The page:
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Landowner sues Banning over Indian tribe's gate across road leading to his property

The Morongo Band of Mission Indians erected a gate across the only street leading to Lloyd Fields' 41-acre parcel, which he wants to develop. He wants the city to remove the gate.

February 18, 2011|By Phil Willon, Los Angeles Times

Reporting from Banning — Lloyd Fields wants to build a cluster of homes on his 41 acres of prime real estate along Interstate 10 and close to the outlet malls near Banning. Only he can't get to it.

The Morongo Band of Mission Indians has gated the only street leading to his plot of land — Fields Road, which Riverside County named after Fields' father back in 1959.

The tribe built the gate and guard shack five years ago to control access to its reservation, but Fields accuses the Morongos of placing the barrier on a public street and in a strategic spot to eclipse his land rights and pressure him into unloading his property to the tribe "in a fire sale."

Fields has filed a lawsuit against the city of Banning to force the municipality to bulldoze the guard shack, arguing that Fields Road is a public thoroughfare and that the tribe had no right to erect the blockade.

The legal entanglement creates a thorny problem for Banning, one of many Inland Empire cities hit hard by the recession. City revenue has plummeted by 30% over the last two years, making local officials even more sensitive to how critical the towering Morongo casino along the interstate is to the regional economy.

Fields accuses city leaders of being reluctant to defy a tribe with so much political and economic muscle and says any attempt to negotiate with the tribe, a sovereign nation with legal immunity, would prove to be equally fruitless.

"Banning is a subsidiary of the Morongo Band of Mission Indians. It's as simple as that," said Fields, who lives in Beverly Hills. "The tribe is all the city cares about."

A spokesman for the Morongo Indians declined to comment about the lawsuit.

"This is a legal issue that will be resolved between the city of Banning and Mr. Fields. The Tribe is not a party to the lawsuit and has not been served; therefore the Tribal Council has not had an opportunity to review the complaint," said Michael Fisher, spokesman for the tribe.

Fisher said that Fields "continues to be provided access through our reservation" to his property. "All he has to do is show identification, as all visitors are required to do."

However, Fields said the tribe refuses to grant access needed to develop his property.

Morongo Chief Administrative Officer G. Michael Milhiser, in an Aug. 30 letter to Banning's Planning Department, stated that Fields Road was a "tribal road." In the letter, Milhiser expressed the tribe's concerns about Fields' plans to build 146 homes on the property, including the effect the development would have on safety and the tribal lifestyle on the adjacent reservation land.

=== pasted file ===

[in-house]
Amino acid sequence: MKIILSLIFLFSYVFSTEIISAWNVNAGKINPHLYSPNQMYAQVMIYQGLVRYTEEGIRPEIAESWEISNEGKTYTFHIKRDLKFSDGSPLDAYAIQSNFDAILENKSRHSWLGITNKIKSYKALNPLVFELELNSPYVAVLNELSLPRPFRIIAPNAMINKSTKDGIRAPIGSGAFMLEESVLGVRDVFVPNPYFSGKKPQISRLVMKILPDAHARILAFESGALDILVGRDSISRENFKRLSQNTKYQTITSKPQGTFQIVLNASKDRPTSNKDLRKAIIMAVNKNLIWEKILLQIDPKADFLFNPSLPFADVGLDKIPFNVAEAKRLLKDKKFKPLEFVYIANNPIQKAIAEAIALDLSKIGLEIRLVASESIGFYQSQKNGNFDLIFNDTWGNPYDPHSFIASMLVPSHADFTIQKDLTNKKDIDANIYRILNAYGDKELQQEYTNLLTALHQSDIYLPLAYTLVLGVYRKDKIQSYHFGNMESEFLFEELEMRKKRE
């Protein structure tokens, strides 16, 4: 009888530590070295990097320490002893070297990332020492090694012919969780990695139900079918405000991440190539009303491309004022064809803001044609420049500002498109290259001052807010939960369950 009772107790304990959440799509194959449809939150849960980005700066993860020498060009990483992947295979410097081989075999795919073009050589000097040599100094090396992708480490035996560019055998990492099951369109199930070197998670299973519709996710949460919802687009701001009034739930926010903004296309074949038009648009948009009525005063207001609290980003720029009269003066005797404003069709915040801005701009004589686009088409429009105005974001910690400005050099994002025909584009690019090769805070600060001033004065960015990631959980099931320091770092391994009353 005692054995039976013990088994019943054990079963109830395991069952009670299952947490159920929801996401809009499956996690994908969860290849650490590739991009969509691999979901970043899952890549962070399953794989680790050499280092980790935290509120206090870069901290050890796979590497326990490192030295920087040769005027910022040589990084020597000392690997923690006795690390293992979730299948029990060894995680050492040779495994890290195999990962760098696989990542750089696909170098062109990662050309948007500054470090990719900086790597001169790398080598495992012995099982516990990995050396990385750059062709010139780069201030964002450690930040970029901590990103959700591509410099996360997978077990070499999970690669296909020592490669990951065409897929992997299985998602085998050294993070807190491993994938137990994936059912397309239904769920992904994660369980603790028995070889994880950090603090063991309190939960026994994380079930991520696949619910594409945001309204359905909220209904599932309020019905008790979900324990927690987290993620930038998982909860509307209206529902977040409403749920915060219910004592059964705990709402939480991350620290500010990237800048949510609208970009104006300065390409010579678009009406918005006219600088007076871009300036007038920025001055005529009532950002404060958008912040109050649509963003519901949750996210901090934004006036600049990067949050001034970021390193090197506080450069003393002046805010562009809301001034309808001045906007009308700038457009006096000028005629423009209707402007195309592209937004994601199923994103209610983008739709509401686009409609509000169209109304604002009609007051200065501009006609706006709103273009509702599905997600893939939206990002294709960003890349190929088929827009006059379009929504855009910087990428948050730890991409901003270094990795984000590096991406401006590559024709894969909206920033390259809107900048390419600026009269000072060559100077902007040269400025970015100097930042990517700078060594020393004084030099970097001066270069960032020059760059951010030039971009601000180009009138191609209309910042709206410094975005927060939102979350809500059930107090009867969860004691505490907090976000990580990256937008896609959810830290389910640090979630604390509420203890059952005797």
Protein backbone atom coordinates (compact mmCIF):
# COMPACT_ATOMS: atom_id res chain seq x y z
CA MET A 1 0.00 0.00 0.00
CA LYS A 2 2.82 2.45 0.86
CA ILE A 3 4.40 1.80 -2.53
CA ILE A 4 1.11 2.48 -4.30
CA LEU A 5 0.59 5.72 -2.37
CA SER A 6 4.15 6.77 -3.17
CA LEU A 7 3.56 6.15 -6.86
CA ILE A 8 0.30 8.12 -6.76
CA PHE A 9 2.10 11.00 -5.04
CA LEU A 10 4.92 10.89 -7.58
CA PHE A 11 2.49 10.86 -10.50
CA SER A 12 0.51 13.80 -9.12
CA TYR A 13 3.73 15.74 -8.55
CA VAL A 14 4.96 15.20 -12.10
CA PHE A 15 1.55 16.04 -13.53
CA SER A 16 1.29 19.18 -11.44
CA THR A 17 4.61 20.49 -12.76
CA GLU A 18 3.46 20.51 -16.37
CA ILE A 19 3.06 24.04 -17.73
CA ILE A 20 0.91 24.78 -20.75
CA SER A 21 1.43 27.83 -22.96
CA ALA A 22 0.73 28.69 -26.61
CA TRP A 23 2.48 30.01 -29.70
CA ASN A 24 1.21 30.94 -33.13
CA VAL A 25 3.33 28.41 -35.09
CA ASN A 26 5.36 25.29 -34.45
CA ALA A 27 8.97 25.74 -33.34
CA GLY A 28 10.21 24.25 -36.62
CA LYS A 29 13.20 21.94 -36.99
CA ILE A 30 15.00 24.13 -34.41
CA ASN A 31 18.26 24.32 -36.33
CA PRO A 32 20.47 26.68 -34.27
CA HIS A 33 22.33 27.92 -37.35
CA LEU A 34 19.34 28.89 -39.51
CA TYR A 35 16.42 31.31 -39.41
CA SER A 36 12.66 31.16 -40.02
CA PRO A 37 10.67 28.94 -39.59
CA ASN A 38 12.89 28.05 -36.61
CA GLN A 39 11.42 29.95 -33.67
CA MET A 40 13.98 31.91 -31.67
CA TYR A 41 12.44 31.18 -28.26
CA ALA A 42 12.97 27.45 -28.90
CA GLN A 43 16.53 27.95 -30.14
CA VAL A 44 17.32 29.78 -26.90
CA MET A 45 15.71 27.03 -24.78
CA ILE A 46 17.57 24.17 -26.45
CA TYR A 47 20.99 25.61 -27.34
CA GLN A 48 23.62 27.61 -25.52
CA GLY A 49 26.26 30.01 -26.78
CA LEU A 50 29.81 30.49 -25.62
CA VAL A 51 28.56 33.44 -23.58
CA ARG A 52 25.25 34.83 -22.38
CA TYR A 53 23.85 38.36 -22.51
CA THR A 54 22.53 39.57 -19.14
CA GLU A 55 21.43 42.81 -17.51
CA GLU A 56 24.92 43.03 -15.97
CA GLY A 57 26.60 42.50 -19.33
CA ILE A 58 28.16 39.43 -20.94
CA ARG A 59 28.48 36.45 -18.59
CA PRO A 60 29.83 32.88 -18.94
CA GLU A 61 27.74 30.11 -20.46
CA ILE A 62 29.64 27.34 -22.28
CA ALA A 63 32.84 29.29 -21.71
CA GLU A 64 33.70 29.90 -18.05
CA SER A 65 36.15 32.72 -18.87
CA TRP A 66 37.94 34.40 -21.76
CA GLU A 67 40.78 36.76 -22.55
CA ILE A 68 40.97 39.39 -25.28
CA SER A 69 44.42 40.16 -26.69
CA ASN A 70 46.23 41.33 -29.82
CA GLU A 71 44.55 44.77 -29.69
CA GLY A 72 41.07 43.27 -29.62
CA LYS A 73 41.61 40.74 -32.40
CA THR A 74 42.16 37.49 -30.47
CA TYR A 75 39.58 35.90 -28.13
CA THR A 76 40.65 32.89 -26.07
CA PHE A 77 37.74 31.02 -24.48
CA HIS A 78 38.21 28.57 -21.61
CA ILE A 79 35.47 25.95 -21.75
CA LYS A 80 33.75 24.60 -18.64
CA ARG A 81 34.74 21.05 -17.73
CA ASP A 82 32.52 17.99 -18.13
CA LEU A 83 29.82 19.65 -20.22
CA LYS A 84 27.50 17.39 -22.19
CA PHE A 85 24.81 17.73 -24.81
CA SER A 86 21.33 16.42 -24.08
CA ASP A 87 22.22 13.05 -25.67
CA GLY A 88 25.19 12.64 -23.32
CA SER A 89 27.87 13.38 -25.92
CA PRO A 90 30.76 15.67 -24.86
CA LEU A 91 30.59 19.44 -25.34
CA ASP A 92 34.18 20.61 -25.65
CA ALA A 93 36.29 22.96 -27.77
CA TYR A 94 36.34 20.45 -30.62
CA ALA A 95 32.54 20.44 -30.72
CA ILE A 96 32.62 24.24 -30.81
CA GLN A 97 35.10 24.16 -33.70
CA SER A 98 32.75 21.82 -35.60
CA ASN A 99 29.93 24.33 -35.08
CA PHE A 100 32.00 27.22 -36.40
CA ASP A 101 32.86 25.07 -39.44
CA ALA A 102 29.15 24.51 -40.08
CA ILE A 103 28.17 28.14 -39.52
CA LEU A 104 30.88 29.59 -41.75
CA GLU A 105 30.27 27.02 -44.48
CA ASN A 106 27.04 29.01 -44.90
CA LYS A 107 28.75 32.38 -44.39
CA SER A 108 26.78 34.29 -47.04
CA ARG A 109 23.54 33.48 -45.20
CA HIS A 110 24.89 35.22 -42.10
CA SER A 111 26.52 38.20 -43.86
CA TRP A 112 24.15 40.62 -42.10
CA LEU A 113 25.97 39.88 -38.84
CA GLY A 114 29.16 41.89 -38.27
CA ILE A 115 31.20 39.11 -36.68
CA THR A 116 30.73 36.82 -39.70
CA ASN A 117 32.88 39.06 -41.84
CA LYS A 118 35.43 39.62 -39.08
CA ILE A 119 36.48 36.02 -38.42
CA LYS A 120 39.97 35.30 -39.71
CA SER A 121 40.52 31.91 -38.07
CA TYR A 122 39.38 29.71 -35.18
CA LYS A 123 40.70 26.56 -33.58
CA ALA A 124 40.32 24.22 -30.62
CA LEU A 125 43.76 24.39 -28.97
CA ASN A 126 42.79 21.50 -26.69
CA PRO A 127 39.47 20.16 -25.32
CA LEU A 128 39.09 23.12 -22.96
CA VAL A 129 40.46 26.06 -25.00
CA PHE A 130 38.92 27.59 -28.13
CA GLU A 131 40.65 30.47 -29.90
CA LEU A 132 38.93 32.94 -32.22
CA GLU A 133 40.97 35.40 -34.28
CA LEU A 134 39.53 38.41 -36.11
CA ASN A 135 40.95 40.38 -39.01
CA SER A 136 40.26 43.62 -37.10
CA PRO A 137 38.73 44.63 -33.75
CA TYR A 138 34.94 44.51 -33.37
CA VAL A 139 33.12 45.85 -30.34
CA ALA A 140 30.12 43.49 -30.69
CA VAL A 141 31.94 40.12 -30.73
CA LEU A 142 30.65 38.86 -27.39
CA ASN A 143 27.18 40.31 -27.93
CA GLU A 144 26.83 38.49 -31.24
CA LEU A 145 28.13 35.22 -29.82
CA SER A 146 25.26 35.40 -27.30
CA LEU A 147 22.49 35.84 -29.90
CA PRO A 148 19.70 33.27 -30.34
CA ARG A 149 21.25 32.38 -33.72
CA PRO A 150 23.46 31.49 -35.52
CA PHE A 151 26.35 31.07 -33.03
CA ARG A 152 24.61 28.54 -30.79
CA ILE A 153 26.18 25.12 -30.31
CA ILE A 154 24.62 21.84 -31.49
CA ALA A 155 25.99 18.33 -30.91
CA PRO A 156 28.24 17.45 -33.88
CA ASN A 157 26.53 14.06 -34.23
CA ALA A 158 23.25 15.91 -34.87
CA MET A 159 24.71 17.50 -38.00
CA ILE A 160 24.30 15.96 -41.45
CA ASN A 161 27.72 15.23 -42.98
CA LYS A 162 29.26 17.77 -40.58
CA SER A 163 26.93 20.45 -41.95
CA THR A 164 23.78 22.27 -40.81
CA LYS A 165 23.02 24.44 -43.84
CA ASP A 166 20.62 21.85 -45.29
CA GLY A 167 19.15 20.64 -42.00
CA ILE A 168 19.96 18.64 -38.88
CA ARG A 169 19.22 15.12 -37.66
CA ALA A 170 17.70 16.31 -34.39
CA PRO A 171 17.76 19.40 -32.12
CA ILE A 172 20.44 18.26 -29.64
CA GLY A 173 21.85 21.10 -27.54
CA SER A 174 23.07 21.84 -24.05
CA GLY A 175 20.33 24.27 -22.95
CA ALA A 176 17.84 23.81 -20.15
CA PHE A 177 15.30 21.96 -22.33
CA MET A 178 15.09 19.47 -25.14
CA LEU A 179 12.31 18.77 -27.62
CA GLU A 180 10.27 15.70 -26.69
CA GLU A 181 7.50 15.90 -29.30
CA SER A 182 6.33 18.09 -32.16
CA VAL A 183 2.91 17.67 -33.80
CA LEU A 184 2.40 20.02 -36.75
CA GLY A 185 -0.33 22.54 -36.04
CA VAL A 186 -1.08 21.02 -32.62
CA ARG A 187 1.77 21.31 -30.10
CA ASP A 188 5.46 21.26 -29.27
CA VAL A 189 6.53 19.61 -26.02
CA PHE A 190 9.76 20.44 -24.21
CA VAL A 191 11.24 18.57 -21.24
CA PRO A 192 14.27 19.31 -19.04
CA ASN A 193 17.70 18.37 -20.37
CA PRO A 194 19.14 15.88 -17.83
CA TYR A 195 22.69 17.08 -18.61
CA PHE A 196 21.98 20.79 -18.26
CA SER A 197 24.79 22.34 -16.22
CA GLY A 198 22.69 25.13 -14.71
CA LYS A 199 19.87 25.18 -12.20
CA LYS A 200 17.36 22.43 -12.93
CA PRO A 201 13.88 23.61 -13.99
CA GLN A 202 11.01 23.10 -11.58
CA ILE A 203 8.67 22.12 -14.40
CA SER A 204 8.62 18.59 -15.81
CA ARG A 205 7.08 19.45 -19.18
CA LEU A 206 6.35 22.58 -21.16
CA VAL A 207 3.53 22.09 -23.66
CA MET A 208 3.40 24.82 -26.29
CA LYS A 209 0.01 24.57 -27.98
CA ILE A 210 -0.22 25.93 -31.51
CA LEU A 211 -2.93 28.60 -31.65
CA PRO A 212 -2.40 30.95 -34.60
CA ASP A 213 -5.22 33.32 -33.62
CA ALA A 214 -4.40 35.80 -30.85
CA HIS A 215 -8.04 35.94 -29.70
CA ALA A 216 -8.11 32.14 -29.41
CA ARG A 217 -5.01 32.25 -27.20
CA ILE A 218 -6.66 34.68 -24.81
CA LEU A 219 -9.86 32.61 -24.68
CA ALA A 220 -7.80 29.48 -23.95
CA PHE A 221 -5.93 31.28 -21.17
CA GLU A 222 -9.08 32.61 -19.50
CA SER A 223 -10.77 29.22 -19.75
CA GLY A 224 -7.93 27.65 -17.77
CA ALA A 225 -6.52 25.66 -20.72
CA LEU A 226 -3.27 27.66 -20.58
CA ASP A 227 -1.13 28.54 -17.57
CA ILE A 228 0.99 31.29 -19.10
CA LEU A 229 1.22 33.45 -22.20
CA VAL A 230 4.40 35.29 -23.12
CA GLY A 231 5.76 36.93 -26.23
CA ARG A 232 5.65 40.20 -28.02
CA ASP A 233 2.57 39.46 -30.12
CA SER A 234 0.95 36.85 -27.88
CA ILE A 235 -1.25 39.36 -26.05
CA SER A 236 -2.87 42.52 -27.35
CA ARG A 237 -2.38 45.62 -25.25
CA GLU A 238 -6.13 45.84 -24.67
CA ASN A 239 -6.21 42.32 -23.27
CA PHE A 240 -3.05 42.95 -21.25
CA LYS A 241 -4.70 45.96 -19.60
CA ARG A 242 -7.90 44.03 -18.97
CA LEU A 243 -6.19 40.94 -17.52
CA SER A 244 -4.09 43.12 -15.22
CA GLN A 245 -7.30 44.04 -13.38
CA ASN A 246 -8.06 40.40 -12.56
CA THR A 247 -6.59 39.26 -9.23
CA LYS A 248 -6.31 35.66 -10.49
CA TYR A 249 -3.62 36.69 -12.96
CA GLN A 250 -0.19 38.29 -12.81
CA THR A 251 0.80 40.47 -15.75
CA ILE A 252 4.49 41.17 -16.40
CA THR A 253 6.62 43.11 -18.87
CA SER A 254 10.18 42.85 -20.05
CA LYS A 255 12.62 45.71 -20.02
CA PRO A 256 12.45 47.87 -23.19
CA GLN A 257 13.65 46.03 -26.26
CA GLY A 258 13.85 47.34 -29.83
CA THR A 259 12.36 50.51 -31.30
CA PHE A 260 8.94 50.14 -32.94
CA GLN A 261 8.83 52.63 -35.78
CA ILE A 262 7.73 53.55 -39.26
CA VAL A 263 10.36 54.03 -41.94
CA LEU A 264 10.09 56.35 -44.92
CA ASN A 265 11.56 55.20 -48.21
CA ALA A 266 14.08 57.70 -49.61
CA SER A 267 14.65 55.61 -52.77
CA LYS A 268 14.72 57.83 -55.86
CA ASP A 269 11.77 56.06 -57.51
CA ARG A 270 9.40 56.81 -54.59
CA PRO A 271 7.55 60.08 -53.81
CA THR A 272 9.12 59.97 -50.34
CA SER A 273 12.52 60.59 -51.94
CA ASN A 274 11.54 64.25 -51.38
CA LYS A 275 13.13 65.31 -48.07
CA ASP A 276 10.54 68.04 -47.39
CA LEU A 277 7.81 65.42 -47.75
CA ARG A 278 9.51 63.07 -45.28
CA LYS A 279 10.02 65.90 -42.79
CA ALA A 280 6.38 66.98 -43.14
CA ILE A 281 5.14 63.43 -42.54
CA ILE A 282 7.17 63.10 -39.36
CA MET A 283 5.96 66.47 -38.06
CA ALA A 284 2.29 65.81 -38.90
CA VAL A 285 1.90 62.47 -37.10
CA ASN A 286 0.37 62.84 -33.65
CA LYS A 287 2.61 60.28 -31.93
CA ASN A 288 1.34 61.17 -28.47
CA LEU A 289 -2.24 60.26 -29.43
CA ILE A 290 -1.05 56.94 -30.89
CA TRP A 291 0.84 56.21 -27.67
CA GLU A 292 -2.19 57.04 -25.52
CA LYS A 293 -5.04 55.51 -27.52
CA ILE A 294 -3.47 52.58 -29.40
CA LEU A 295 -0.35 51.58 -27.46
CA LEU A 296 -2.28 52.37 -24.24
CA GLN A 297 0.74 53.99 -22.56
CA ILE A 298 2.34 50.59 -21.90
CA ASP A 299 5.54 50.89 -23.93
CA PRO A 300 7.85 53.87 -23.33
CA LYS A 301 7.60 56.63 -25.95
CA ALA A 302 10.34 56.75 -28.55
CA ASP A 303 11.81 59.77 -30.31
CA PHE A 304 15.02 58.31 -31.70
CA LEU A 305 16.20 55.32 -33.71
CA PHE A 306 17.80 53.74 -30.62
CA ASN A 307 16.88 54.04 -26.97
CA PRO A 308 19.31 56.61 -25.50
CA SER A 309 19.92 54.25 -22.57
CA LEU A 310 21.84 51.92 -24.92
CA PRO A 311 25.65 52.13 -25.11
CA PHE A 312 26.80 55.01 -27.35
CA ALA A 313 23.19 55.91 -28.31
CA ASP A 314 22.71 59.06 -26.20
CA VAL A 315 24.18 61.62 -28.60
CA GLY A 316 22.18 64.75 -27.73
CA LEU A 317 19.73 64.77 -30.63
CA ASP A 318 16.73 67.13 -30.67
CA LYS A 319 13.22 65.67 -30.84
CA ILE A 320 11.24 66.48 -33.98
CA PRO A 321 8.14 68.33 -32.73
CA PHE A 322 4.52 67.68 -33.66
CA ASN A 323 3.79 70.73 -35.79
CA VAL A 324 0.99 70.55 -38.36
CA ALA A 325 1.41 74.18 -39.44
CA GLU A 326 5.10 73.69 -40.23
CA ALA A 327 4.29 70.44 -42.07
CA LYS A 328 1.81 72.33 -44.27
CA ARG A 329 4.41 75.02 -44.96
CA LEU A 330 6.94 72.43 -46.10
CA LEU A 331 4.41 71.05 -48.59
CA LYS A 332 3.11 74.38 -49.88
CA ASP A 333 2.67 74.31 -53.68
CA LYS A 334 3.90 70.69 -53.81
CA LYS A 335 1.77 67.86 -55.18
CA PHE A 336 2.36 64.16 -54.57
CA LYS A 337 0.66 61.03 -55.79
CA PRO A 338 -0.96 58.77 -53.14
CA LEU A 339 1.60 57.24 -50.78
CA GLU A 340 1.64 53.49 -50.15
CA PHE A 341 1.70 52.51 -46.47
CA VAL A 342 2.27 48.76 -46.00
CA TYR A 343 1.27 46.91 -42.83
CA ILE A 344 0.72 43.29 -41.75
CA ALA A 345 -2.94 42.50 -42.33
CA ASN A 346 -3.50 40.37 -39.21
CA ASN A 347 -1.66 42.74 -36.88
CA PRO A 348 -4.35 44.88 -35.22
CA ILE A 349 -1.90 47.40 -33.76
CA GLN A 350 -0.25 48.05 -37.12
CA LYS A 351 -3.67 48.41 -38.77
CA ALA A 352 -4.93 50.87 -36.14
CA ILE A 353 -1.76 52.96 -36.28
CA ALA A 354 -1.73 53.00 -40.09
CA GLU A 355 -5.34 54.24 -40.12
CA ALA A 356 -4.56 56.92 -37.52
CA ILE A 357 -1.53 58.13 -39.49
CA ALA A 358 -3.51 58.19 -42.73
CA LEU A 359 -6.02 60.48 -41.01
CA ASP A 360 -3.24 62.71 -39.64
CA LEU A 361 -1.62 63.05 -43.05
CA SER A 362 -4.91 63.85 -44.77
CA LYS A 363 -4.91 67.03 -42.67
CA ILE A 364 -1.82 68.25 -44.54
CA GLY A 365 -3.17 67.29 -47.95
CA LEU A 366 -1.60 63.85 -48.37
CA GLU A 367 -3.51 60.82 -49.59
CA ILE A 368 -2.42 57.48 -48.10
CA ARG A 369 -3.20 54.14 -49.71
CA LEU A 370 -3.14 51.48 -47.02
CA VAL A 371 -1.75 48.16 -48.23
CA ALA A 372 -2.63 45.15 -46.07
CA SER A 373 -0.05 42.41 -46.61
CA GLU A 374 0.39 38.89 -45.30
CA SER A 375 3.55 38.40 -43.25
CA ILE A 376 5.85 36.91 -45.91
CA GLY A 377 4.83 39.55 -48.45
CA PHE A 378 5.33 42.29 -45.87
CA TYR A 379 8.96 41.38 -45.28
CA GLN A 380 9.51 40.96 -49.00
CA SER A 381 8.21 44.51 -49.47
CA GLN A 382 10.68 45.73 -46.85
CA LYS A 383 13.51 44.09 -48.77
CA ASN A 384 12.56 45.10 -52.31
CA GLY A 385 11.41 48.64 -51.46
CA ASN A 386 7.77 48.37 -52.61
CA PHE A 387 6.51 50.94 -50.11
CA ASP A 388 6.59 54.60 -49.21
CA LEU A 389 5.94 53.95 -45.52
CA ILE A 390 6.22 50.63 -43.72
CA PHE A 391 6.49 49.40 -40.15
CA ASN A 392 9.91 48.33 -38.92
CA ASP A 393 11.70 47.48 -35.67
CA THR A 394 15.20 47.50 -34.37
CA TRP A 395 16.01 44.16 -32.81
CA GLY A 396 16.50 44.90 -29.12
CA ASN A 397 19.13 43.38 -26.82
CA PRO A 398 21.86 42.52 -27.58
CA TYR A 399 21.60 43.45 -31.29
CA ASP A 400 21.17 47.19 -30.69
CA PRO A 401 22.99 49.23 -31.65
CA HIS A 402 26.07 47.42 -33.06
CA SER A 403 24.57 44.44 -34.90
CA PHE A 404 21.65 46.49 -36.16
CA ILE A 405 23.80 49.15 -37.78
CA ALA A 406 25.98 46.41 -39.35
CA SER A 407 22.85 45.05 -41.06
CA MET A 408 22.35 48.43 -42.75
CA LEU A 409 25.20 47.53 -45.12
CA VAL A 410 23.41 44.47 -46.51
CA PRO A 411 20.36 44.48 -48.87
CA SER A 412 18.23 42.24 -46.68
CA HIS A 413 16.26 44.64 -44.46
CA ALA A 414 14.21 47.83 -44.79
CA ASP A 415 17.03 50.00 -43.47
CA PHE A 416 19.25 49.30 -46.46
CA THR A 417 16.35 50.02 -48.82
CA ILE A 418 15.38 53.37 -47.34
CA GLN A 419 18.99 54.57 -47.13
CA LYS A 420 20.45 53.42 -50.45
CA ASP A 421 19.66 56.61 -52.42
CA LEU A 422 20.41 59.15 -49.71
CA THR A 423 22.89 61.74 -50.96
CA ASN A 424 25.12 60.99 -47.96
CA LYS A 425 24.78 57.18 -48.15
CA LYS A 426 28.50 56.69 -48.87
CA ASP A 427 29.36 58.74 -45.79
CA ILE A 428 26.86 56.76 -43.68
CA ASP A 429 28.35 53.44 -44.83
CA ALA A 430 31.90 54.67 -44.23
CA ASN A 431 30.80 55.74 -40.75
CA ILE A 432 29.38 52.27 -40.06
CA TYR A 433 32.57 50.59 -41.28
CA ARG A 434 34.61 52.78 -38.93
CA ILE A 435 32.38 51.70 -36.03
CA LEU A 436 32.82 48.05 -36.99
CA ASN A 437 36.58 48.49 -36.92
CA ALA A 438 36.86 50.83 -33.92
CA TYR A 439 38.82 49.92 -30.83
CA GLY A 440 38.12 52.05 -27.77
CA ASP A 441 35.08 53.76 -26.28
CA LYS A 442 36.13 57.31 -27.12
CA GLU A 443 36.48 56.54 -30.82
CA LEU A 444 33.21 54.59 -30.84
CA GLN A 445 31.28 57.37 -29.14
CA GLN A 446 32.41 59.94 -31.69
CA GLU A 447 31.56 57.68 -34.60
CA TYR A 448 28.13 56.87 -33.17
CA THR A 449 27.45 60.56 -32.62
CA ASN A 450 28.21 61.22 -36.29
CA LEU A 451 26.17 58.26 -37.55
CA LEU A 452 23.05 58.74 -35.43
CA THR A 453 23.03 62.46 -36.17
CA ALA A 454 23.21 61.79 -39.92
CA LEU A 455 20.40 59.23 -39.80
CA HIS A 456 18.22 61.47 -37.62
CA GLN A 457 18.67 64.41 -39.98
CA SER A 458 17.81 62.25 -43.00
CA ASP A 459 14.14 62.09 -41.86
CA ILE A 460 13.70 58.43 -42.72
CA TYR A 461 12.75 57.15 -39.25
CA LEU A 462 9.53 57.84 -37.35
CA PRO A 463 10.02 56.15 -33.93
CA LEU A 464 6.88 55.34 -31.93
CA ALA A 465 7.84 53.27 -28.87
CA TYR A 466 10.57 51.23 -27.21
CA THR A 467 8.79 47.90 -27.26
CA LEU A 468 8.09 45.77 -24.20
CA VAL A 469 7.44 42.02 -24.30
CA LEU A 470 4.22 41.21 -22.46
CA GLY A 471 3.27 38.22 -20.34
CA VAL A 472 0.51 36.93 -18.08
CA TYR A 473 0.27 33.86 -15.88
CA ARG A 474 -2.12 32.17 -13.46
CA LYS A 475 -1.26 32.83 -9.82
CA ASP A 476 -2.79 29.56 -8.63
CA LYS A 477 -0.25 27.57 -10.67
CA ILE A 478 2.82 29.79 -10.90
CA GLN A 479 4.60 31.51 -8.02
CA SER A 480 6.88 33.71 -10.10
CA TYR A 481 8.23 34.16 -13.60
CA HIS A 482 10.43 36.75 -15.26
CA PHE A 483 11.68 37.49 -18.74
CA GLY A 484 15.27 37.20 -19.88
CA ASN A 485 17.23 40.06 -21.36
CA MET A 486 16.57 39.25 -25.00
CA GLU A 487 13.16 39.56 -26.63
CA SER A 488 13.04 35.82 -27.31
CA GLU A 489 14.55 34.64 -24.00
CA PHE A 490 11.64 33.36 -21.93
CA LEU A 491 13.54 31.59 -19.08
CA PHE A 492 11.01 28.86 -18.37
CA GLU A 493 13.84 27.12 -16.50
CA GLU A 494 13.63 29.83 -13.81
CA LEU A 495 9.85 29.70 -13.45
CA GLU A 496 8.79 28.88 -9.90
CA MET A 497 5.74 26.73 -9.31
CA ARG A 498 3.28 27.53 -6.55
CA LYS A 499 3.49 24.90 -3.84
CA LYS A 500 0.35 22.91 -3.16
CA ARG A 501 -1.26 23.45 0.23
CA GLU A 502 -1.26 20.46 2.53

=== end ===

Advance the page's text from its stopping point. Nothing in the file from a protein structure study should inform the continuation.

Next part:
The land at issue is the last remaining slice of a much larger parcel Fields owned with a business partner north of Interstate 10, on the eastern edge of Banning. The other portion of that land was acquired by former Los Angeles Lakers owner Jack Kent Cooke, and eventually it was purchased by the Morongo Band of Mission Indians. Reservation and Morongo-owned land now surrounds Fields' 41-acre tract on all sides.

Banning City Atty. Dave Aleshire said the city considers the claims in the lawsuit to be "serious allegations" and is trying to determine whether Fields Road falls under the city's jurisdiction and, if so, what actions the city legally can take, he said.

"We understand the concern. The city wants to act prudently. We're looking into it. We don't act based on who has more power. We act on what is legal and appropriate," Aleshire said. "Typically, we do not just go out and bulldoze a property. We go to court and ask the court to verify that we have rights."

Aleshire acknowledged that the city does have a "public right-of-way" along Fields Road, but said the city does not maintain the street. City officials would need to do an official land survey to determine if the Morongo gate house was built on to that right-of-way, he said.

"I said to the public works director, 'Is this road in the public right of way? And he said, 'I don't know,'" Aleshire said.

Even if the city determines that Fields Road is, in fact, a public street and that the tribe's gate and guard shack were built illegally, the city may be powerless to do anything about it, he said. The Morongo tribe is a sovereign nation and only in rare circumstances would it be subject to a court order, he said.

According to the lawsuit, Riverside County deeded the west side of Fields Road to the city of Banning and the east side of the road to the Morongo Band of Mission Indians in 1986. Fields also has an easement that runs alongside the eastern portion of the road to his property.

The lawsuit alleges the tribe built the gate and guardhouse on top of the public portion of the roadway, and on top of Fields' easement.

"The tribe could have put the barrier up past Mr. Fields' property," said K. Erik Friess, Fields' attorney. "We're not trying to make the city pay a lot of money. We just want access to the property."

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